The White Buddhist: The Asian Odyssey of Henry Steel Olcott

Jacob N. Kinnard

The Journal of Religion

Vol.77 No.4 ( Oct 1997 )


COPYRIGHT 1997 University of Chicago

            Henry Steel Olcott was, by all accounts, a strange and interesting 
            man. Born into a piously Presbyterian New Jersey family in 1832, 
            Olcott went on to become a New York journalist, a Civil War colonel, 
            and most famously a founding member of the Theosophical Society and 
            a major figure in the nineteenth-century Buddhist revival in Sri 
            Lanka. Although Olcott has been the subject of numerous studies over 
            the years, Stephen Prothero's The White Buddhist examines Olcott 
            from a new and unusual angle. Prothero has three specific purposes: 
            first, he presents a "sympathetic yet scholarly" interpretation of 
            Olcott's life; second, he uses that life as "an opportunity to 
            interpret the broader nineteenth-century American encounter with the 
            religions of Asia"; and third, he introduces the linguistic term 
            "creolization" as a means of understanding cultural and religious 
            This is a promising premise with which to begin; Prothero proposes 
            to view Olcott less as an individual and more as an emblem of a 
            particular moment in American religious history, a moment when 
            America was both exporting and importing religious ideas: "From his 
            mid-life passage to Asia until his death in 1907, Olcott functioned 
            as culture broker between Occident and Orient, facilitating the 
            commerce of religious ideas and practices between America and Asia 
            even as he helped to bring into the world's religious marketplace a 
            wholly new spiritual creation" (p. 3). As Prothero demonstrates, 
            Olcott viewed Kipling's "East is East and West is West" dictum as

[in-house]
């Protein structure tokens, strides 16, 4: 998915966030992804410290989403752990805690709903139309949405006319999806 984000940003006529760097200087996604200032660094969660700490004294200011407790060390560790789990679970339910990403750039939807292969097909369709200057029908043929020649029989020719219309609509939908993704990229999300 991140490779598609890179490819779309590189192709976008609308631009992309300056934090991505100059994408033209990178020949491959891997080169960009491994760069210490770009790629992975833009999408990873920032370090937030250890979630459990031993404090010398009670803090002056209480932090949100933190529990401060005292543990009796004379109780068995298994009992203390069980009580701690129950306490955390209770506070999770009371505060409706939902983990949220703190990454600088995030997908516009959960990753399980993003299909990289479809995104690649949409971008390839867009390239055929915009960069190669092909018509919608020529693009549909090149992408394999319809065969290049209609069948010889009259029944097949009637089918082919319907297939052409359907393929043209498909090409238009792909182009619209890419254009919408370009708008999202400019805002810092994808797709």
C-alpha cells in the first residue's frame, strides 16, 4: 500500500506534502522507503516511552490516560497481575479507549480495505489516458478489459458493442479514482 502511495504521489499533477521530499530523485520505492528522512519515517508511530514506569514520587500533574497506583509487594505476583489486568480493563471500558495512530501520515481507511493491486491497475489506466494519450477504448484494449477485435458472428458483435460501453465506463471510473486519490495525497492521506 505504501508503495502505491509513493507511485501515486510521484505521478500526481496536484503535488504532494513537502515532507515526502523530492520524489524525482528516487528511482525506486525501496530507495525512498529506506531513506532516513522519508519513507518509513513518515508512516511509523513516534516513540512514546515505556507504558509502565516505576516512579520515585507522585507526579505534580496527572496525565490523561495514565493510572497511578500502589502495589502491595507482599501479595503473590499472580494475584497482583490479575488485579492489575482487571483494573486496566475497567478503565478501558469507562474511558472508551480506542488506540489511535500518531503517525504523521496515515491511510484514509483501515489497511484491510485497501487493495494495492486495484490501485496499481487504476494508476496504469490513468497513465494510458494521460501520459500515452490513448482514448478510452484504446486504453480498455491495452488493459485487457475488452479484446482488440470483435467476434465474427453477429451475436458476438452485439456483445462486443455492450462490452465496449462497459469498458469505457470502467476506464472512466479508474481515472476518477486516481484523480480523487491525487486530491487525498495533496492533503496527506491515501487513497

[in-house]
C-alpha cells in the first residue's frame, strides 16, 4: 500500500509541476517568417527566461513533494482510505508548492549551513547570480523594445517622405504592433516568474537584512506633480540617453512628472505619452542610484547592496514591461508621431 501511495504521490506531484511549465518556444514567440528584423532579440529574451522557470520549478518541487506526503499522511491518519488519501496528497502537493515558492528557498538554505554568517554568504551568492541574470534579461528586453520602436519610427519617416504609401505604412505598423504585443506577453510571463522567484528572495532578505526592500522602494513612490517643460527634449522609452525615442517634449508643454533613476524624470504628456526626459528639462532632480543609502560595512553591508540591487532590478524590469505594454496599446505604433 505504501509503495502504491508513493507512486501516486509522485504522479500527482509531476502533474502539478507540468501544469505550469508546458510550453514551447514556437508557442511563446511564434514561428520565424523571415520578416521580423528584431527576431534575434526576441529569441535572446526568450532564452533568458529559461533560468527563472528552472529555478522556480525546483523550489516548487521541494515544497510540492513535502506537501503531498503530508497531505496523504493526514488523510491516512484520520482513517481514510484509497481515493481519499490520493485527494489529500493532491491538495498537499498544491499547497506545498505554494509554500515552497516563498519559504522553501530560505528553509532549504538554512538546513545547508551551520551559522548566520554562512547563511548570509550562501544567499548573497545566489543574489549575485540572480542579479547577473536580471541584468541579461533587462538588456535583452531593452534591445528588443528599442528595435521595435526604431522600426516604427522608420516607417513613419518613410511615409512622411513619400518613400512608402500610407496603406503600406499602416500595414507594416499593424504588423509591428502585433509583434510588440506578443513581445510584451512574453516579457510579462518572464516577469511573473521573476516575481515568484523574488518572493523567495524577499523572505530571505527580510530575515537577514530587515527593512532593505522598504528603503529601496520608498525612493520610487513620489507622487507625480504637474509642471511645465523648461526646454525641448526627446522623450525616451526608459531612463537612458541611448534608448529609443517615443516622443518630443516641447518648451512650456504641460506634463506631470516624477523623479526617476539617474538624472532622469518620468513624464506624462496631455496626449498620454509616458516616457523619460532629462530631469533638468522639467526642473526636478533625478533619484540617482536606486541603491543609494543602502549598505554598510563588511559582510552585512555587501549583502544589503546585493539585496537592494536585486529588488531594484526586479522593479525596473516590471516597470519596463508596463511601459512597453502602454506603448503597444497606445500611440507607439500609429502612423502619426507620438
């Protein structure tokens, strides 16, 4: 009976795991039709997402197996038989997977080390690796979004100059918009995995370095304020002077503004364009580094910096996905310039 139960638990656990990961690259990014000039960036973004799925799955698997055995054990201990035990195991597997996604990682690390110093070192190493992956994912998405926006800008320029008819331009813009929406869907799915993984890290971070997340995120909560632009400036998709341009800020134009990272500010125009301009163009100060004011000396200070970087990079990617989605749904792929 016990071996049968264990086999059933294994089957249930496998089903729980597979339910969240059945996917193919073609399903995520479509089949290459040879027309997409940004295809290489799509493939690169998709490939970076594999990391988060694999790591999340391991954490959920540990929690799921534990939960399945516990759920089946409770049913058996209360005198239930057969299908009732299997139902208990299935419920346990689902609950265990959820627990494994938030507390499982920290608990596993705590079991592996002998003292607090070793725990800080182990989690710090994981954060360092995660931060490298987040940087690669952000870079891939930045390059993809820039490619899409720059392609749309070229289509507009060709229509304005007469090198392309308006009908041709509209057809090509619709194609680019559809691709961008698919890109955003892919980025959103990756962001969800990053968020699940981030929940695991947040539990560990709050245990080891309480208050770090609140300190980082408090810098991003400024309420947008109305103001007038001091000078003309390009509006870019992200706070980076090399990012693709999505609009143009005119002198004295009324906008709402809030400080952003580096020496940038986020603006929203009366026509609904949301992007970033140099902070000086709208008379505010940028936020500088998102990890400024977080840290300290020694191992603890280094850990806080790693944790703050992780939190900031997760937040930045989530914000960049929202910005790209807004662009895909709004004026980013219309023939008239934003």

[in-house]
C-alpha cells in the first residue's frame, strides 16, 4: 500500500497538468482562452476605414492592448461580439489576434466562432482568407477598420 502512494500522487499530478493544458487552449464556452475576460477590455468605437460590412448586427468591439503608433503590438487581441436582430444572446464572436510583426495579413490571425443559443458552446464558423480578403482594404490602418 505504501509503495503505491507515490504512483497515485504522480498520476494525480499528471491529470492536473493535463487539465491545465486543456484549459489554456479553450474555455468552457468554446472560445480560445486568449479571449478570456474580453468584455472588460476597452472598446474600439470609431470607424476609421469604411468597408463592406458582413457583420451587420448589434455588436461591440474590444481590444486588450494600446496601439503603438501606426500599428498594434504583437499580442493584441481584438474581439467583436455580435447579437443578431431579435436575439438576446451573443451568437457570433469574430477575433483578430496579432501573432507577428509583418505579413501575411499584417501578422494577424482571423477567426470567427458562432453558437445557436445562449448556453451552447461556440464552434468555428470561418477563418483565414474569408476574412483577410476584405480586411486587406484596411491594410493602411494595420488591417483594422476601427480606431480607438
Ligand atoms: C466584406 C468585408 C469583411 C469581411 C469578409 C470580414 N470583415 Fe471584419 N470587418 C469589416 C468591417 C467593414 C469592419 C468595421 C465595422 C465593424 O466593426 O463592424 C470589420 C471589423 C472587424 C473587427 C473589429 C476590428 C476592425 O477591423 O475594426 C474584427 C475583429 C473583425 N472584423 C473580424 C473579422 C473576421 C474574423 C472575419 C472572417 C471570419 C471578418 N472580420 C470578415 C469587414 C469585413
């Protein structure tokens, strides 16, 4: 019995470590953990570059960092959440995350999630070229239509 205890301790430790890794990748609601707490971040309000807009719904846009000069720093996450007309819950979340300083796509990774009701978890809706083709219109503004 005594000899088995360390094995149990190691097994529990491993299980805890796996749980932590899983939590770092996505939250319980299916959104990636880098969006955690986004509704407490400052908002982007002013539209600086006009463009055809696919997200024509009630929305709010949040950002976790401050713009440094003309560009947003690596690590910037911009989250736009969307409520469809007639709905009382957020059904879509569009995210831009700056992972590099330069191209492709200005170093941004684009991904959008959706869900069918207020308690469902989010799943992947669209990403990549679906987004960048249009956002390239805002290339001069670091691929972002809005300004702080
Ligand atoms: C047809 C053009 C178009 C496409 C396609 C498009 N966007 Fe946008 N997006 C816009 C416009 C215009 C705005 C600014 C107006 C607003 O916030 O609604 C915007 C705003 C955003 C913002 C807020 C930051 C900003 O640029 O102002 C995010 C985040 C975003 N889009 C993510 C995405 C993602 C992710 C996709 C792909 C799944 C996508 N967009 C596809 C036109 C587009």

fundamentally false, believing instead that the two cultures could 
            indeed meet and, furthermore, that an amalgamation of Eastern and 
            Western religions was both possible and desirable, such that the 
            best of both could be preserved in a new, hybrid tradition (this is 
            the tenet upon which Theosophy was based). 
            However, as Prothero notes, Olcott did not simply go off to Asia to 
            trade ideas. On the contrary, he went as a peculiarly Orientalist 
            reformer, with a very definite notion of what true religion should 
            be. Indeed, as Prothero argues throughout The White Buddhist, Olcott 
            was fundamentally a product of his liberal Protestant upbringing, 
            and even in his reform efforts in Asia, his notion of proper 
            religious practice was informed by his religious roots. As Prothero 
            puts it, "Olcott's encounter with the Asian 'other' reduced, more 
            often than not, to an encounter with his liberal American and 
            Protestant 'self'" (p. 12). This is perhaps nowhere more true than 
            in Olcott's activities in Sri Lanka, where he at once embraced 
            Buddhism and at the same time lashed out at some of the leading 
            monks on the island, charging them with practicing a corrupt, 
            adulterated form of Buddhism that went counter to the original 
            teachings of the Buddha. 
            The author puts the concept of "creolization," which he borrows from 
            linguistics and applies to cross-cultural interaction, to 
            particularly good use in his analysis of Olcott's hybrid Buddhism.